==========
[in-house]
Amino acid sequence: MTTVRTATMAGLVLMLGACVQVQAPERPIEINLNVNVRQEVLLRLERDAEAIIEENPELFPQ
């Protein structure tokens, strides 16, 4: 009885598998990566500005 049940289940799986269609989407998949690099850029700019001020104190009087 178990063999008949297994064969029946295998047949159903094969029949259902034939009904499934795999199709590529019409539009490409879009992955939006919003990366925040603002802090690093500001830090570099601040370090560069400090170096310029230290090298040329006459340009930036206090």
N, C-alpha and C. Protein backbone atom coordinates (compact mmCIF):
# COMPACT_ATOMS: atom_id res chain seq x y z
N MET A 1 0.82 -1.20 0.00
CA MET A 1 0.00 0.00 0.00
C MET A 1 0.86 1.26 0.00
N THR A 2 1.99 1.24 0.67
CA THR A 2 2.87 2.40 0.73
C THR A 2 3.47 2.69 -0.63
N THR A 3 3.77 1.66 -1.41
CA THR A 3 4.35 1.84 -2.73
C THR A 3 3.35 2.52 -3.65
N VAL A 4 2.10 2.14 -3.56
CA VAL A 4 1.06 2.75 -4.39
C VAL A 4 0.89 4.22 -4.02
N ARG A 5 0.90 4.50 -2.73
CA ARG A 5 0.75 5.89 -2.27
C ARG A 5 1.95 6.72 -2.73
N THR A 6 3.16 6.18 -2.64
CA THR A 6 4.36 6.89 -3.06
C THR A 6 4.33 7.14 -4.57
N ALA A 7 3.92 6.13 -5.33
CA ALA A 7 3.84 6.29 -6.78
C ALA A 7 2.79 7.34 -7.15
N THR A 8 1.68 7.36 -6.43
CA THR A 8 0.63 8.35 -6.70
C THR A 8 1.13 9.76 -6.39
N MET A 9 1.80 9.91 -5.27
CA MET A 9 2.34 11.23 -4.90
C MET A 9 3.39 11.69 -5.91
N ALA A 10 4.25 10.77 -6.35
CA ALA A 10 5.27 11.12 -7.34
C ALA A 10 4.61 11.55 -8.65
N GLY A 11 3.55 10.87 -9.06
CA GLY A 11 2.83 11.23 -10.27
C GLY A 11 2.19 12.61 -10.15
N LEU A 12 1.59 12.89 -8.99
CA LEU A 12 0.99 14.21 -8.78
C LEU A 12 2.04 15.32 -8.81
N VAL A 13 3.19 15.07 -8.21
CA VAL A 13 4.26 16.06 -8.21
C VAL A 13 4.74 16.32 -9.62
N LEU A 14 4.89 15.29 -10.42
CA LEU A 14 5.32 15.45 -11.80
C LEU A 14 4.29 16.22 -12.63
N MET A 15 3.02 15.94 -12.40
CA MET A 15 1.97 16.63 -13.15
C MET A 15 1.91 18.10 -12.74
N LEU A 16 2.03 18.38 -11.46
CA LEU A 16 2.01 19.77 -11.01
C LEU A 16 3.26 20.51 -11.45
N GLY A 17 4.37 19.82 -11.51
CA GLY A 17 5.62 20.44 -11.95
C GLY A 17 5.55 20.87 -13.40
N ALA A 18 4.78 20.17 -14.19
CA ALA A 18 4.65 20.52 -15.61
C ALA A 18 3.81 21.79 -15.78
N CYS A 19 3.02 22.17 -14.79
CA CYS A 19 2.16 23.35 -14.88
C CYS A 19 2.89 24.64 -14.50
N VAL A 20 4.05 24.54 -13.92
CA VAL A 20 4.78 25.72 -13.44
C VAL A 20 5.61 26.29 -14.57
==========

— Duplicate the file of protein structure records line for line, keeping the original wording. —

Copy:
[in-house]
Amino acid sequence: MTTVRTATMAGLVLMLGACVQVQAPERPIEINLNVNVRQEVLLRLERDAEAIIEENPELFPQ
């Protein structure tokens, strides 16, 4: 009885598998990566500005 049940289940799986269609989407998949690099850029700019001020104190009087 178990063999008949297994064969029946295998047949159903094969029949259902034939009904499934795999199709590529019409539009490409879009992955939006919003990366925040603002802090690093500001830090570099601040370090560069400090170096310029230290090298040329006459340009930036206090």
N, C-alpha and C. Protein backbone atom coordinates (compact mmCIF):
# COMPACT_ATOMS: atom_id res chain seq x y z
N MET A 1 0.82 -1.20 0.00
CA MET A 1 0.00 0.00 0.00
C MET A 1 0.86 1.26 0.00
N THR A 2 1.99 1.24 0.67
CA THR A 2 2.87 2.40 0.73
C THR A 2 3.47 2.69 -0.63
N THR A 3 3.77 1.66 -1.41
CA THR A 3 4.35 1.84 -2.73
C THR A 3 3.35 2.52 -3.65
N VAL A 4 2.10 2.14 -3.56
CA VAL A 4 1.06 2.75 -4.39
C VAL A 4 0.89 4.22 -4.02
N ARG A 5 0.90 4.50 -2.73
CA ARG A 5 0.75 5.89 -2.27
C ARG A 5 1.95 6.72 -2.73
N THR A 6 3.16 6.18 -2.64
CA THR A 6 4.36 6.89 -3.06
C THR A 6 4.33 7.14 -4.57
N ALA A 7 3.92 6.13 -5.33
CA ALA A 7 3.84 6.29 -6.78
C ALA A 7 2.79 7.34 -7.15
N THR A 8 1.68 7.36 -6.43
CA THR A 8 0.63 8.35 -6.70
C THR A 8 1.13 9.76 -6.39
N MET A 9 1.80 9.91 -5.27
CA MET A 9 2.34 11.23 -4.90
C MET A 9 3.39 11.69 -5.91
N ALA A 10 4.25 10.77 -6.35
CA ALA A 10 5.27 11.12 -7.34
C ALA A 10 4.61 11.55 -8.65
N GLY A 11 3.55 10.87 -9.06
CA GLY A 11 2.83 11.23 -10.27
C GLY A 11 2.19 12.61 -10.15
N LEU A 12 1.59 12.89 -8.99
CA LEU A 12 0.99 14.21 -8.78
C LEU A 12 2.04 15.32 -8.81
N VAL A 13 3.19 15.07 -8.21
CA VAL A 13 4.26 16.06 -8.21
C VAL A 13 4.74 16.32 -9.62
N LEU A 14 4.89 15.29 -10.42
CA LEU A 14 5.32 15.45 -11.80
C LEU A 14 4.29 16.22 -12.63
N MET A 15 3.02 15.94 -12.40
CA MET A 15 1.97 16.63 -13.15
C MET A 15 1.91 18.10 -12.74
N LEU A 16 2.03 18.38 -11.46
CA LEU A 16 2.01 19.77 -11.01
C LEU A 16 3.26 20.51 -11.45
N GLY A 17 4.37 19.82 -11.51
CA GLY A 17 5.62 20.44 -11.95
C GLY A 17 5.55 20.87 -13.40
N ALA A 18 4.78 20.17 -14.19
CA ALA A 18 4.65 20.52 -15.61
C ALA A 18 3.81 21.79 -15.78
N CYS A 19 3.02 22.17 -14.79
CA CYS A 19 2.16 23.35 -14.88
C CYS A 19 2.89 24.64 -14.50
N VAL A 20 4.05 24.54 -13.92
CA VAL A 20 4.78 25.72 -13.44
C VAL A 20 5.61 26.29 -14.57